To be present in one’s life (2) implies two main perspectives: awareness and acceptance. Presence is a type of balanced awareness that neither resists, exaggerates, nor avoids any moment of one’s experience. Accepting a critical situation means both grieving over what is lost and being open for the opportunities in life here and now [34,35]. To facilitate this process of accepting one’s present life situation, mindfulness-based exercises can be helpful. Mindfulness promotes the ability to observe thoughts, emotions, bodily sensations, and the outside world without judging or trying to change anything [36]. Applying mindfulness to psychoeducational interventions, women may find the resources to accept their current situation and build resilience. Thus, they may be better equipped to handle rumination and fear of cancer recurrence (FCR).
To be self-compassionate (3) is the third concept of the program and presupposes the second one, mindful awareness. Self-compassion means to be considerate with oneself, comparable to the way one takes care of others [37] (p. 16). The self-compassion perspective and practice may give us flexibility and resilience in facing our human condition [38,39]. Practicing mindful self-compassion exercises may enhance the women’s resources in coping with suffering as cancer survivors.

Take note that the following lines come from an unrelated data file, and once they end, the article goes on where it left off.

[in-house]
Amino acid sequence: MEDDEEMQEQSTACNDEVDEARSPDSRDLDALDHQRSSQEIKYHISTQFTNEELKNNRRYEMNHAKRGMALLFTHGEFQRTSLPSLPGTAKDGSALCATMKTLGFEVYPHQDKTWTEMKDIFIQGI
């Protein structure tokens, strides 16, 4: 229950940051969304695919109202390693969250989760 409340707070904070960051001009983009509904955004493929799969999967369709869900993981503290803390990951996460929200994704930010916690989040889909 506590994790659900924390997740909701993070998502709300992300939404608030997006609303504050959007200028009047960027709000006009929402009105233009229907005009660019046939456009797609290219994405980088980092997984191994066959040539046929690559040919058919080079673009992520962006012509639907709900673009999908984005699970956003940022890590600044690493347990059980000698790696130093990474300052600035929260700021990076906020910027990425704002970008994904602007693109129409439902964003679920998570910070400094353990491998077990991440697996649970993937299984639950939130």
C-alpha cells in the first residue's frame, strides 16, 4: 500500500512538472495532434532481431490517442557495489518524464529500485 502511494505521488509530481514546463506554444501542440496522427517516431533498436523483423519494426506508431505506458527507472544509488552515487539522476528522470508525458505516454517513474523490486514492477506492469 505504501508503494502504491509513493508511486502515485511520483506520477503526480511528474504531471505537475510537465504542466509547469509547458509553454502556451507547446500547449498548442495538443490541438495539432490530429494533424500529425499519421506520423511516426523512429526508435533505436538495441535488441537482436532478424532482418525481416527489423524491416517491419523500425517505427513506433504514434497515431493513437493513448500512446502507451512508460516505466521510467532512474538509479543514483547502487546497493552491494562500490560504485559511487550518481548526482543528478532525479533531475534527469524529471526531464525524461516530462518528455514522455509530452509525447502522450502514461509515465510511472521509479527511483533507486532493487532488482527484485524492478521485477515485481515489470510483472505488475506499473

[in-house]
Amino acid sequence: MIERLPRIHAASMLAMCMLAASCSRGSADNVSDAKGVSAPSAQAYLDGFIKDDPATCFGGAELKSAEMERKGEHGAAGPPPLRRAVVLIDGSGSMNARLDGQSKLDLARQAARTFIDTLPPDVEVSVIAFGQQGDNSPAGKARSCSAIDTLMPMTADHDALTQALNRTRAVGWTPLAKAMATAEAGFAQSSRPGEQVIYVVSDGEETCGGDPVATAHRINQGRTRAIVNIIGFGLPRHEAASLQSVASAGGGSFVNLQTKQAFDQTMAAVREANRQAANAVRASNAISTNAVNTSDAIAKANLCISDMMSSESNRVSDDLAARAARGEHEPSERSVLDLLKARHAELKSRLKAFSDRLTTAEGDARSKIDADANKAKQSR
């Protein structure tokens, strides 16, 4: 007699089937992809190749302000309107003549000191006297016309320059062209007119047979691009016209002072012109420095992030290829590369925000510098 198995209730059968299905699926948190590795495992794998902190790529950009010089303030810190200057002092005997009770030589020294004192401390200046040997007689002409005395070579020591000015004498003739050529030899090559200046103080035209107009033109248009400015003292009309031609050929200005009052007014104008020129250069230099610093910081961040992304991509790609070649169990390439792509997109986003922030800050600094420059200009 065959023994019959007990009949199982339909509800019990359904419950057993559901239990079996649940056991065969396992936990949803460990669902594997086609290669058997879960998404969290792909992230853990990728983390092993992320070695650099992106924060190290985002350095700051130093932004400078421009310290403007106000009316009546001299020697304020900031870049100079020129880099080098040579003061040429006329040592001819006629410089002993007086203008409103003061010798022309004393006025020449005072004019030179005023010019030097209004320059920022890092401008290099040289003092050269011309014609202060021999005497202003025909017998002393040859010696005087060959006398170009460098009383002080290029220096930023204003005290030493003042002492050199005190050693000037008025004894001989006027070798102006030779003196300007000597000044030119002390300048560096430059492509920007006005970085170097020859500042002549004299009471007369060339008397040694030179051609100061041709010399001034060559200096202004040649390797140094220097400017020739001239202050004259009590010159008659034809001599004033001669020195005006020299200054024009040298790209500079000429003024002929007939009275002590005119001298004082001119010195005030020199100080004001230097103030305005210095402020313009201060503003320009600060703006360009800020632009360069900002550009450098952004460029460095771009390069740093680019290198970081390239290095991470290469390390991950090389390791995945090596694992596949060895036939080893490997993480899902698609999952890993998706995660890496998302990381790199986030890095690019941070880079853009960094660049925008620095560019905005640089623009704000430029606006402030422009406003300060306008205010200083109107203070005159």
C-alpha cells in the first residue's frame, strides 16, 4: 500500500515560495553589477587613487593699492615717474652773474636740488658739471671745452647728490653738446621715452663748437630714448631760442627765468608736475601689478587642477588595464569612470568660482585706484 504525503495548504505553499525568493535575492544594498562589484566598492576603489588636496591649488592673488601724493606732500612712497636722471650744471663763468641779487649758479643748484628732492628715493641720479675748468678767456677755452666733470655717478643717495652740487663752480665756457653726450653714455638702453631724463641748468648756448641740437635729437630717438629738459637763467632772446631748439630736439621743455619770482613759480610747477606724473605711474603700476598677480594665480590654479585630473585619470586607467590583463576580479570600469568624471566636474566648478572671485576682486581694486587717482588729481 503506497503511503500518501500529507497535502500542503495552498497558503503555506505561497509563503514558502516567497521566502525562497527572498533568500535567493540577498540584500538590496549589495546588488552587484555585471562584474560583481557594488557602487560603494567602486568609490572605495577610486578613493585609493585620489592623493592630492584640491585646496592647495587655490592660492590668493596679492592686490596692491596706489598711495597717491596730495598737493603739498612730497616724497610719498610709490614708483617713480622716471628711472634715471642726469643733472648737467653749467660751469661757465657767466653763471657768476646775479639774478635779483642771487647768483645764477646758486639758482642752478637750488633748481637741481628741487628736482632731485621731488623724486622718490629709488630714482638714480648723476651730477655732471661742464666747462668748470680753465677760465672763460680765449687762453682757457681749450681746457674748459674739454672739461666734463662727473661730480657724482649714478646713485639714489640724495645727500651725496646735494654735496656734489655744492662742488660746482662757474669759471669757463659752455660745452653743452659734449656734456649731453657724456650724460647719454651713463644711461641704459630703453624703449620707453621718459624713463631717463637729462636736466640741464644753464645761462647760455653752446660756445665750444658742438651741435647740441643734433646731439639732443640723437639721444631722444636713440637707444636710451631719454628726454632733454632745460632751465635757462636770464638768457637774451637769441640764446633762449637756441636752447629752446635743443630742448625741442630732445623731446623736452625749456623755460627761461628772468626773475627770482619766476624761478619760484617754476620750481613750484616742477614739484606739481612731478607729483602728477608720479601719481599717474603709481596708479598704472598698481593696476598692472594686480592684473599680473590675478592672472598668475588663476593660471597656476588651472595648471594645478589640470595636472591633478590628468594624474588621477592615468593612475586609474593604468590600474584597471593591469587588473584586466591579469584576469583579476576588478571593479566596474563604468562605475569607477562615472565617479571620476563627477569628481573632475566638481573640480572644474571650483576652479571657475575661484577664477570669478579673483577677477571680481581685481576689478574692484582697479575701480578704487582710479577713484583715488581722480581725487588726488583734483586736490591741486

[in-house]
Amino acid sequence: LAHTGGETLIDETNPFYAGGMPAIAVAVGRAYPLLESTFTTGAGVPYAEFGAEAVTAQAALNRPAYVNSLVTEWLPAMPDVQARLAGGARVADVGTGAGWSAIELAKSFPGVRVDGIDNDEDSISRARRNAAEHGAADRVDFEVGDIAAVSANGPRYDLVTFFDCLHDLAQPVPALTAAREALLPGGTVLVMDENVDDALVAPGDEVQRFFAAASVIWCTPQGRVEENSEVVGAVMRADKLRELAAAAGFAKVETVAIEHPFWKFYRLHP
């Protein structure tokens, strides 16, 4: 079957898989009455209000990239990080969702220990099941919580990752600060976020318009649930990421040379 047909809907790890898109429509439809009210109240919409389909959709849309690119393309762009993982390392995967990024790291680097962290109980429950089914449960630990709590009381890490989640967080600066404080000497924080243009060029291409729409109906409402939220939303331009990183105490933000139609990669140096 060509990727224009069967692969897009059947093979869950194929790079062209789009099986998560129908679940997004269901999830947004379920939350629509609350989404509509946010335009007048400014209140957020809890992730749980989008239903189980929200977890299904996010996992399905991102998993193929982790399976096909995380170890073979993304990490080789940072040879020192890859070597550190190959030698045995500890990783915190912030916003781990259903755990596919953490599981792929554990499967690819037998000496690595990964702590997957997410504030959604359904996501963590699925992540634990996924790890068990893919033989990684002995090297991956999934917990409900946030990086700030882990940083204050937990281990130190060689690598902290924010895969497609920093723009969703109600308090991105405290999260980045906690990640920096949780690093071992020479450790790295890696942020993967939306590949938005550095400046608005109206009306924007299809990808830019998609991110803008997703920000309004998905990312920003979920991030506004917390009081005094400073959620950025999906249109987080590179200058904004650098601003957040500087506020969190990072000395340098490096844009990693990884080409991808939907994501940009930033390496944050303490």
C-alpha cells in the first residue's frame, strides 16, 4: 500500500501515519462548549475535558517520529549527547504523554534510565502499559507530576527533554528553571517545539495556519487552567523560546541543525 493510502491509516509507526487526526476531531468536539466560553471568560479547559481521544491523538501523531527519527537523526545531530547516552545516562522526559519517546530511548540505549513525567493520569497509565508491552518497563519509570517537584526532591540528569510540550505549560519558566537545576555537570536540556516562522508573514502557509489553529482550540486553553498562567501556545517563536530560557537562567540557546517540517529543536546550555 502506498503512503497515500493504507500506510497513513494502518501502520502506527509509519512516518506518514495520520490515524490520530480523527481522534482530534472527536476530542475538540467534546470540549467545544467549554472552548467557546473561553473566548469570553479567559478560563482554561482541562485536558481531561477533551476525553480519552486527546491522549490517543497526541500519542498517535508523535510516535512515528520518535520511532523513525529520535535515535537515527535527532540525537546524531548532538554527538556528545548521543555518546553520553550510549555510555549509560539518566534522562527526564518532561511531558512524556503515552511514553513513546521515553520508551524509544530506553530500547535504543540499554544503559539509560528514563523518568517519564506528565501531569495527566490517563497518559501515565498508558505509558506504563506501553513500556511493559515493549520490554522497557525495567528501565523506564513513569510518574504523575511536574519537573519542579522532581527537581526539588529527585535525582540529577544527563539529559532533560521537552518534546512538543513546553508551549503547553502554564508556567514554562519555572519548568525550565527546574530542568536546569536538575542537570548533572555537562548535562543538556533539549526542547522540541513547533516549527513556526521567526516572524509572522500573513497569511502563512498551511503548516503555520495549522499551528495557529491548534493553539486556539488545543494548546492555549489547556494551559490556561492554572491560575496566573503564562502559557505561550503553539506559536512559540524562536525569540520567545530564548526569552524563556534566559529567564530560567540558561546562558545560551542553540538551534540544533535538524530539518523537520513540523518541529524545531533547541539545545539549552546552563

3.3. Modelling Process and Outcomes

The MRC recommends an iterative development process prior to proceeding to clinical testing [26,40]. Collaboration with user representatives ensures the program meets the patients’ specific needs and improves the user-friendliness of the system [41,42]. A systematic review demonstrated the beneficial effects on patient involvement at all stages of the research process [43]. Hence, we pursued such an iterative approach, involving the user panel throughout the entire process of development and design.